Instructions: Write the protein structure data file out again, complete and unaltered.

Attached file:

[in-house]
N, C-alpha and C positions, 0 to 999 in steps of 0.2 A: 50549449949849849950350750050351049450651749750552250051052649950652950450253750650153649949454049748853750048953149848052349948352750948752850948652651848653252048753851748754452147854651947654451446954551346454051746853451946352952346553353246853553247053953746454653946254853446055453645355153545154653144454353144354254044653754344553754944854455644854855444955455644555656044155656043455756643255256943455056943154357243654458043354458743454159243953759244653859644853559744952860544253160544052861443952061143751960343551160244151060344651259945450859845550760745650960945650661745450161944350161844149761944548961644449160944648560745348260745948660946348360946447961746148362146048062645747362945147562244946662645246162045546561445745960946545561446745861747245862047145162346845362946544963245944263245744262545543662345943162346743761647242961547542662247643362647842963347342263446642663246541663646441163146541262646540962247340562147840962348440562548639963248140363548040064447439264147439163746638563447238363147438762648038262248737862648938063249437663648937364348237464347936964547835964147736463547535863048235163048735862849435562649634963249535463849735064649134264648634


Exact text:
[in-house]
N, C-alpha and C positions, 0 to 999 in steps of 0.2 A: 50549449949849849950350750050351049450651749750552250051052649950652950450253750650153649949454049748853750048953149848052349948352750948752850948652651848653252048753851748754452147854651947654451446954551346454051746853451946352952346553353246853553247053953746454653946254853446055453645355153545154653144454353144354254044653754344553754944854455644854855444955455644555656044155656043455756643255256943455056943154357243654458043354458743454159243953759244653859644853559744952860544253160544052861443952061143751960343551160244151060344651259945450859845550760745650960945650661745450161944350161844149761944548961644449160944648560745348260745948660946348360946447961746148362146048062645747362945147562244946662645246162045546561445745960946545561446745861747245862047145162346845362946544963245944263245744262545543662345943162346743761647242961547542662247643362647842963347342263446642663246541663646441163146541262646540962247340562147840962348440562548639963248140363548040064447439264147439163746638563447238363147438762648038262248737862648938063249437663648937364348237464347936964547835964147736463547535863048235163048735862849435562649634963249535463849735064649134264648634